If you’re one of the helpers out there who constantly cares for others before caring for yourself, you know you have to stop or you will burn out. Despite the fact that we have all been trained in the importance of self-care, we get caught up in the craziness of our work and forget (literally forget) to take care of our selves. I know you–you’re the kind of person who has forgotten to go to the bathroom or eat lunch because someone needed you. You give and give until you realize that there is nothing left to give.
When you’re in the middle of the madness, you need to be at your best with reserves fueled by your own self-care. Some of our students have gone through more trauma than anyone should ever experience and you can’t pretend that hearing about it doesn’t bother you. When I first started in the helping profession as an advocate for survivors of domestic violence, I had nightmares for months before I realized that I’d have to manage my own mental health with fierce intensity or I wouldn’t last. I’ve outlined a few of the strategies that I use regularly and I hope they will help you too.
On an airplane, you are always told to put on your own oxygen mask first. The same way in life, you need to take care of your health first. If you are not happy and healthy, you cannot make anyone else happy and healthy. –Rajashree Choudhury
Journal Each Morning
Spend thirty minutes in the morning writing in stream-of-consciousness to get all the ick out of your brain. Write about anything you want, but whatever you do, don’t stop. It’s okay if you don’t know how to spell a word or you’re not sure what to write next. Just write. For me, I’ll write “OK” again and again until more words flow onto the page. This has been one of the most surprisingly rewarding experiences because I’ve been able to process events and experiences that I hadn’t even known were bothering me.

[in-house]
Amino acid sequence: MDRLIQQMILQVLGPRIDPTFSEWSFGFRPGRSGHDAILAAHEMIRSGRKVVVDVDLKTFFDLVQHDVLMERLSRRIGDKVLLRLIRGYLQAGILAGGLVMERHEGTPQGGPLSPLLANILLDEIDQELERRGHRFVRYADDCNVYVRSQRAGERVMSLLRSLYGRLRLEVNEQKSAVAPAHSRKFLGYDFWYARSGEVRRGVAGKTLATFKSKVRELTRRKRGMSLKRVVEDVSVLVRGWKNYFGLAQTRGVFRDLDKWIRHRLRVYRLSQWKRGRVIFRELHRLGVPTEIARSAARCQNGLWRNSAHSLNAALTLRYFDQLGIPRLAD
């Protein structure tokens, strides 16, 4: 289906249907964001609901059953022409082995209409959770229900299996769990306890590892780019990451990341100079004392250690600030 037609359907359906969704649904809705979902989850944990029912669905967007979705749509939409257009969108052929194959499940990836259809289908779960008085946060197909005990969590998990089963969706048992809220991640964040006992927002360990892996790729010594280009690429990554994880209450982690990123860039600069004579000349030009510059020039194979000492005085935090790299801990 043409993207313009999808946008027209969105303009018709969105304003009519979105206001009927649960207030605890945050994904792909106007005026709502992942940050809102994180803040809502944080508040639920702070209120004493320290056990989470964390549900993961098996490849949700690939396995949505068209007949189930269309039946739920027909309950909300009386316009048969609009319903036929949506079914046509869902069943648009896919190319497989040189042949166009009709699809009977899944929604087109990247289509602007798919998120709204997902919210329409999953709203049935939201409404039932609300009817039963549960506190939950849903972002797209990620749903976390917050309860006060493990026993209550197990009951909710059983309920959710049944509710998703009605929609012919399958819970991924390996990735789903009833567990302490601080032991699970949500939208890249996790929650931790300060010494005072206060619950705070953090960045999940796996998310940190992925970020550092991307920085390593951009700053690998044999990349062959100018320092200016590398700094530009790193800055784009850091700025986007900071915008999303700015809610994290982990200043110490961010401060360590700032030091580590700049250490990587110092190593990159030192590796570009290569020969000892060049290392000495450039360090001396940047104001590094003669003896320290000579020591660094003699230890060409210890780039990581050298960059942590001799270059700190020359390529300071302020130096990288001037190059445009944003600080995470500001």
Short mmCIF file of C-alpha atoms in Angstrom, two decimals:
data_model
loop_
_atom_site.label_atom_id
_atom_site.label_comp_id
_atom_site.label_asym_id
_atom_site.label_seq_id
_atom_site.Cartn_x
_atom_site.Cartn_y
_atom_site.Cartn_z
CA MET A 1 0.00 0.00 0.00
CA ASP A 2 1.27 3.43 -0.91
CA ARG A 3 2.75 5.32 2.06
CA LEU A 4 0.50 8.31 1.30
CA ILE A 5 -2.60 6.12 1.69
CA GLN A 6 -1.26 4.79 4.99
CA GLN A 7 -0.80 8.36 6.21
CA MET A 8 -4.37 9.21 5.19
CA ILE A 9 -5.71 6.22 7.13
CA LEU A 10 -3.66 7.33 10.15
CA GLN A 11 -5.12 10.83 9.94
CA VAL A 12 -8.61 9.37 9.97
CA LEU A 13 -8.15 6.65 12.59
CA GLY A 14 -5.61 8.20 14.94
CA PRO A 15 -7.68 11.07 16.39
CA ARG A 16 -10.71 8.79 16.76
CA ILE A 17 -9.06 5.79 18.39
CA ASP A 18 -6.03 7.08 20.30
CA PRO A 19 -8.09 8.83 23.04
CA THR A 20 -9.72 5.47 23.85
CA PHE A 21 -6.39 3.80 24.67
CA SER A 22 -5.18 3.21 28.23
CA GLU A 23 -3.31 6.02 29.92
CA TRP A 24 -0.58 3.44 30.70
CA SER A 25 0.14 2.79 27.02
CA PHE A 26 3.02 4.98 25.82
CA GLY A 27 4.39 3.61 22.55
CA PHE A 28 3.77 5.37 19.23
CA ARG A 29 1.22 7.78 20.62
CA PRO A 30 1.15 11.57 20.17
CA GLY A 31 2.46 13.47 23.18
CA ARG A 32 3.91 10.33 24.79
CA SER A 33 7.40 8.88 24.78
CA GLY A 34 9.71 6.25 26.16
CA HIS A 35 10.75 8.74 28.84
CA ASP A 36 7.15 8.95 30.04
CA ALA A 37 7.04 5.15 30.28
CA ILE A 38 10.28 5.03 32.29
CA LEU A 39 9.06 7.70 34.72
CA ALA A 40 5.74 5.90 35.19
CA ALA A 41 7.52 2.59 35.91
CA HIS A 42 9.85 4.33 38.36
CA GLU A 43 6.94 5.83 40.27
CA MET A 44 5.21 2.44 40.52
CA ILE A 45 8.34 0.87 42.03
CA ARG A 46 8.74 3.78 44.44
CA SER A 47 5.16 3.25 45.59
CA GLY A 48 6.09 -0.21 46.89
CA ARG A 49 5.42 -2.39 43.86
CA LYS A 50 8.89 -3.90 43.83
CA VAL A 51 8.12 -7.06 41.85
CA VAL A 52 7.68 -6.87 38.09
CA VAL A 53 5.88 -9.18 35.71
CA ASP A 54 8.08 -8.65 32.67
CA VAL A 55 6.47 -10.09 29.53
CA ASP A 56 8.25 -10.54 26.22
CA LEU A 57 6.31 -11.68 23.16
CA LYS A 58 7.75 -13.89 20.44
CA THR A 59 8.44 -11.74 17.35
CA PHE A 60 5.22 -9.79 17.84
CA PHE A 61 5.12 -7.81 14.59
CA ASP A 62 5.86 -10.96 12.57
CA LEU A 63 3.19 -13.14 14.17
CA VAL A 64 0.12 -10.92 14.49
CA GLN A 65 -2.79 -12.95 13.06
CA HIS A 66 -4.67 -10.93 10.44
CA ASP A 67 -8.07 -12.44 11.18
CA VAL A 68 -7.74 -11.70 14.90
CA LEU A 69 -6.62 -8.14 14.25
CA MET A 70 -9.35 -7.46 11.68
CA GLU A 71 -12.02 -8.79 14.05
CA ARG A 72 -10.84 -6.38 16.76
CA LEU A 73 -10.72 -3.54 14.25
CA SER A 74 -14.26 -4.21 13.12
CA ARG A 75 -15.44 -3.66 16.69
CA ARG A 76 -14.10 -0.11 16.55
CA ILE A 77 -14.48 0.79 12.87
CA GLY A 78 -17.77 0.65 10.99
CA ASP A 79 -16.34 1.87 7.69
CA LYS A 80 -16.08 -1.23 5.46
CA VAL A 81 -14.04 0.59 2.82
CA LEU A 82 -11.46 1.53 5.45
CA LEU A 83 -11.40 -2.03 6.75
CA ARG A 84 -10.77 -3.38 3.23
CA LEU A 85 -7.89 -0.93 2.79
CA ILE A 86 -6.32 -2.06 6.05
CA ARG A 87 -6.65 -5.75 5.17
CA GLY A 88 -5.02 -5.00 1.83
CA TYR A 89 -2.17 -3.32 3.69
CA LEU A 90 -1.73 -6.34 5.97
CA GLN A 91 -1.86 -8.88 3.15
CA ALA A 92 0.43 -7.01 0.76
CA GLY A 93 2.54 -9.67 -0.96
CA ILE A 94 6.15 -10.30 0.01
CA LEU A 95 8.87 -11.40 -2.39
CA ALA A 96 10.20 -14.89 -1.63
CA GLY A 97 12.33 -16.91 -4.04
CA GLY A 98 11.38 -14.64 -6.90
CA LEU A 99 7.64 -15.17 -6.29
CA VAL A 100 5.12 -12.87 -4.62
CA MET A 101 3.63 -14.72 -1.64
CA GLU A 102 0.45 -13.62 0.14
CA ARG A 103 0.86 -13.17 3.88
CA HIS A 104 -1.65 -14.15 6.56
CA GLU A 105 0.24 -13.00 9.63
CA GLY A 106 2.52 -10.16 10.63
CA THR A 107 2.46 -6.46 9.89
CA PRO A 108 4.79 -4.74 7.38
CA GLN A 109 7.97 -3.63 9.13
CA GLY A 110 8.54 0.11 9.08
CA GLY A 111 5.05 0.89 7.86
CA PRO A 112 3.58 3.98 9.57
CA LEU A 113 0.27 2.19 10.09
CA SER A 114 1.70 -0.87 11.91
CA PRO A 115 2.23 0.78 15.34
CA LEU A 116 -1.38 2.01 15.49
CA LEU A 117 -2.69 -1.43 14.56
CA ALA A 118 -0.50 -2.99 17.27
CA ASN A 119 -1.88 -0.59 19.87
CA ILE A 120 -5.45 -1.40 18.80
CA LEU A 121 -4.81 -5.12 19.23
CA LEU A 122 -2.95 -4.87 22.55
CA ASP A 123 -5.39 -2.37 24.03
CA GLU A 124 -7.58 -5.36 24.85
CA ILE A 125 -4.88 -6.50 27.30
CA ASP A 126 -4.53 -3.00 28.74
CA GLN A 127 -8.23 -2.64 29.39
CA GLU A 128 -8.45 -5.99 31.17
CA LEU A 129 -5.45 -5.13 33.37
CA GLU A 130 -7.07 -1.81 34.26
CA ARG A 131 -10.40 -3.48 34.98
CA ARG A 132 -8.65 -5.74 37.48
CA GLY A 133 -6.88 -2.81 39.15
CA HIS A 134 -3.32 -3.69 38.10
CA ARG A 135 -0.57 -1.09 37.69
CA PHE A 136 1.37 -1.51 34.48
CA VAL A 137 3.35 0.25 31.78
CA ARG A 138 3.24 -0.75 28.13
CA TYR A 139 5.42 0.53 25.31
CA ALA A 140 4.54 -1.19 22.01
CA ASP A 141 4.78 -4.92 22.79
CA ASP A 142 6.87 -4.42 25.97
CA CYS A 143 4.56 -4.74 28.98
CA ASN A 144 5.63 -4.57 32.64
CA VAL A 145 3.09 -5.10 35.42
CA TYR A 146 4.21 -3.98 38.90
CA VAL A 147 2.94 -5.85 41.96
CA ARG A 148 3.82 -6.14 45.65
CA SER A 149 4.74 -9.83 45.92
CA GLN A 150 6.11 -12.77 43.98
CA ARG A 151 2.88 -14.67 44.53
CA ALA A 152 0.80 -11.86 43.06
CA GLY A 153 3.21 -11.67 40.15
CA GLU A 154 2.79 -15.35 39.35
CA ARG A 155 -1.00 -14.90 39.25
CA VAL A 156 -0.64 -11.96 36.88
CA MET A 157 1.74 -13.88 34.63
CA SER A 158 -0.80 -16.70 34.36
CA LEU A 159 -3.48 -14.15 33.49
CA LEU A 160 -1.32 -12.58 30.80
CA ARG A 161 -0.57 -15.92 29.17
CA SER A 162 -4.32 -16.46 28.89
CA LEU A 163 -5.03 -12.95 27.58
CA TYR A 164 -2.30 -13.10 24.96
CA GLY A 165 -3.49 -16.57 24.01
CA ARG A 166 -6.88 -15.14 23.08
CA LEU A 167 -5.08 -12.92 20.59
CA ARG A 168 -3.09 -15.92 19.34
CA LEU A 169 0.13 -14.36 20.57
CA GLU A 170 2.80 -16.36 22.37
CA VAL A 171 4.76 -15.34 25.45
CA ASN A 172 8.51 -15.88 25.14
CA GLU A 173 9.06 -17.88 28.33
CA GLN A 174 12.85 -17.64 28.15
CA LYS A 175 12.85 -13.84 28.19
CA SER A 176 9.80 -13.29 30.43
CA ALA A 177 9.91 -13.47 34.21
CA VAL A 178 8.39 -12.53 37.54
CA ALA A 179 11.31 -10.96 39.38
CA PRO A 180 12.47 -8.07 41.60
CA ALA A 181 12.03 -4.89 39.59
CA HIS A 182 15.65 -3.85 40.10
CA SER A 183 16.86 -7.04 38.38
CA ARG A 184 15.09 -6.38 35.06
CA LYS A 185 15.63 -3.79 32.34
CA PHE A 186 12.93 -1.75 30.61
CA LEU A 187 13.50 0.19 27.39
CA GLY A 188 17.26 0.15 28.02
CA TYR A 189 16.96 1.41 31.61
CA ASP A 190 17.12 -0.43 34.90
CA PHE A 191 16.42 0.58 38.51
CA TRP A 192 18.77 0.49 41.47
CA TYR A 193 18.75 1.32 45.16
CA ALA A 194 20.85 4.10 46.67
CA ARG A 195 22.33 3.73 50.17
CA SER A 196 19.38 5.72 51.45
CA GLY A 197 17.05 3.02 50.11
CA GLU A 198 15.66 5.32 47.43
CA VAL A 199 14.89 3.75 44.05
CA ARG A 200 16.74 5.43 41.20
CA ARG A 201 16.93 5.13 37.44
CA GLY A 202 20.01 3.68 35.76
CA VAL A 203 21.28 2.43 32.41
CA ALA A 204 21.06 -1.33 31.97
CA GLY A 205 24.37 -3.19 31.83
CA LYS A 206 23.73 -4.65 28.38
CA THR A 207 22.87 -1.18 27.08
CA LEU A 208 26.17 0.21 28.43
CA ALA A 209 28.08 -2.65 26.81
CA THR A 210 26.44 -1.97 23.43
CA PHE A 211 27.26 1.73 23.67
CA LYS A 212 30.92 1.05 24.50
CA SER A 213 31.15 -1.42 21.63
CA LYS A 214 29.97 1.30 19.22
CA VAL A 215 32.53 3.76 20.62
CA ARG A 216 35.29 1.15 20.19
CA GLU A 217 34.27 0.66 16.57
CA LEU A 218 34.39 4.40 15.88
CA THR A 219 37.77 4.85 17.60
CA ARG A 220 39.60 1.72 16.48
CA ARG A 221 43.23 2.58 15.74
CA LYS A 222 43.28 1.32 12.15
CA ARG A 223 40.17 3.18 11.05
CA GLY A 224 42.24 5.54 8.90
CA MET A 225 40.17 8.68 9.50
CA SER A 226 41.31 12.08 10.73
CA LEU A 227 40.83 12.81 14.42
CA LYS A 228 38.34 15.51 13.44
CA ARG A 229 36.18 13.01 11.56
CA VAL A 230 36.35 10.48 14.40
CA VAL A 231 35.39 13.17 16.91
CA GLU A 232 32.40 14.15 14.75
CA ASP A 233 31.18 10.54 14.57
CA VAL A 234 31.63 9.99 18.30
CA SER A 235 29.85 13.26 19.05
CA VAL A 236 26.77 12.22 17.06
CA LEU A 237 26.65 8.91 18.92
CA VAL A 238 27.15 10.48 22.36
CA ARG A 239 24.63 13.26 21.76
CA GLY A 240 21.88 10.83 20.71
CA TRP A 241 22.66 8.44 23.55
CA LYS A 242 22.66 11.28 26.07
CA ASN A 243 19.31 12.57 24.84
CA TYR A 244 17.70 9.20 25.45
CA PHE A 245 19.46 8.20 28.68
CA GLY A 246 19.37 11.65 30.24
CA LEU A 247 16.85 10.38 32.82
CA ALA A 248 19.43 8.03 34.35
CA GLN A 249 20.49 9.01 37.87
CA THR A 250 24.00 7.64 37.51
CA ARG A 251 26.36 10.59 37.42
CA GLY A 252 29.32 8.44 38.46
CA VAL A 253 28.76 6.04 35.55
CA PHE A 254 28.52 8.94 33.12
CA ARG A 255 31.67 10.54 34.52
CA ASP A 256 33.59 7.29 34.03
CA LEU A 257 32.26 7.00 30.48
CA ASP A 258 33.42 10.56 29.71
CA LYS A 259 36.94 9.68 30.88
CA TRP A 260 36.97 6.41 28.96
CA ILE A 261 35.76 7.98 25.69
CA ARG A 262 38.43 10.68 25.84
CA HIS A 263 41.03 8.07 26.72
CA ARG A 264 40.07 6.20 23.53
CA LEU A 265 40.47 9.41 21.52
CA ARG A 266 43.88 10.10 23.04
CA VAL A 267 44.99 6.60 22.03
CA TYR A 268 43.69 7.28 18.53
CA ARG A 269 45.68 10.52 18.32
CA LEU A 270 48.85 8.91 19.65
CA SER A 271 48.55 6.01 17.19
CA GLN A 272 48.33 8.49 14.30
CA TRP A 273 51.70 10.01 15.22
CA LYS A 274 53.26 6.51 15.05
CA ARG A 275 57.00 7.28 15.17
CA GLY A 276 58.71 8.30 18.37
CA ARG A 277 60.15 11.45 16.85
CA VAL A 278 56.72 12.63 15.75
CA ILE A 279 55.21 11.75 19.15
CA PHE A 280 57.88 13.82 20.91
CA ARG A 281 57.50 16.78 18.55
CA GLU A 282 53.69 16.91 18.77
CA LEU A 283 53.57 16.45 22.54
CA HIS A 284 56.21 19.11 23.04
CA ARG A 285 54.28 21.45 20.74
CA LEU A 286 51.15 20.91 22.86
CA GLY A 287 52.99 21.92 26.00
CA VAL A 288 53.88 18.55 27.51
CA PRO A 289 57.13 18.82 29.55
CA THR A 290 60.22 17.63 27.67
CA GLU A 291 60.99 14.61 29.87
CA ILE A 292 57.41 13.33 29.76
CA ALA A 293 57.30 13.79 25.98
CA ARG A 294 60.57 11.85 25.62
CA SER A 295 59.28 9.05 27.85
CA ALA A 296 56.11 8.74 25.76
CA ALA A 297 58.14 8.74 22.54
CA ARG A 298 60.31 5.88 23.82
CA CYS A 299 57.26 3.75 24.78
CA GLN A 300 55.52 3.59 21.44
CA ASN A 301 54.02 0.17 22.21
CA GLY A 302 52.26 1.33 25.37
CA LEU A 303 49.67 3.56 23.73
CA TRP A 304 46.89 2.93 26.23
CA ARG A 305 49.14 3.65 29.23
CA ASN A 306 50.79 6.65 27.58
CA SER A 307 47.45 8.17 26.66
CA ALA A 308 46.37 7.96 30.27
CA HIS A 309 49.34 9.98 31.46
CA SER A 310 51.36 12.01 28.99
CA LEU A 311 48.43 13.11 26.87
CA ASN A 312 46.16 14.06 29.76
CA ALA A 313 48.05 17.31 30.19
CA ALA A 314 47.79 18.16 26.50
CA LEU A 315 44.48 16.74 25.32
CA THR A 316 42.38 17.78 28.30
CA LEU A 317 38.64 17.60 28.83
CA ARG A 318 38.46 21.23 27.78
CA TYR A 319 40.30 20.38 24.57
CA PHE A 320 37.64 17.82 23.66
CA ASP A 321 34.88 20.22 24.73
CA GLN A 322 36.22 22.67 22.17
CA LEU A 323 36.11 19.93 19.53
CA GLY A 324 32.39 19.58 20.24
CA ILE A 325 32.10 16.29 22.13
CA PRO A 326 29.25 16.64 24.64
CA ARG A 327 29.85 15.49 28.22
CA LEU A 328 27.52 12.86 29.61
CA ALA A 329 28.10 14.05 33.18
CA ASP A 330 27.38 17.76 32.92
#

Spend at least ten minutes getting your self into a quiet headspace before you tackle the day. Mindfulness is about learning to observe your thoughts as they arise and not control them. Try to focus on your breath and see what thoughts arise. Some of my most profound insights have occurred during these quiet moments.
Move Your Body
I know, this one seems obvious and it is, but when you’re in a funk, it’s so hard to get out of your own way. Experts suggest 30 minutes each day, but I’d be proud of you for doing 10 minutes a day. Can’t seem to get motivated? I’ve been there. Create a playlist that moves you and see if that doesn’t make you want to be more active. Take a walk, do some yoga, play basketball–do whatever works for you.
Make a Gratitude List
Creating a gratitude list will train your brain to look for the positives in your life and boost your happiness. You can double-dip and write your gratitude list inside of your morning writing session, but it needs to happen every day. I will challenge you to think of something small that you take for granted each day–running water, the use of any your senses, the softness of your sheets, or your ability to read and write. If you’re reading this right now, odds are you’re doing a lot better than the majority of the people on this planet, so give thanks.
Guard Your Time
Be thoughtful about how you spend your time. It’s hard to know exactly how to spend your time because, in one corner, you’ve got powerhouse women like Sheryl Sandberg and Shonda Rhimes telling you to say “yes” and to “lean in” but what if we don’t need to say “yes” as often? Derek Sivers does this amazing interview with Tim Ferriss in which he details his method for determining if he wants to do something. He says that when presented with an opportunity he’ll check in with himself and ask, is this a “Hell yeah!” kind of opportunity? If it isn’t, it’s a hard “no.” That means that you don’t need to sign up for every committee or say yes to all the opportunities offered to you. You should pass if it isn’t getting you any closer to your long term goal.
This looks different for each person, but you need to learn something. Pick up a book, listen to a podcast, learn another language, or join an online class or club. Youtube can teach you just about anything you want to know without the cost of hiring someone to coach you. Do you have a twinge of jealousy when you see someone bust out a beautiful melody on the piano or share photos from their weekend rafting trip? If so, then you already know what you want to learn. Go do it.
Remember that what you do matters. Take care of yourself.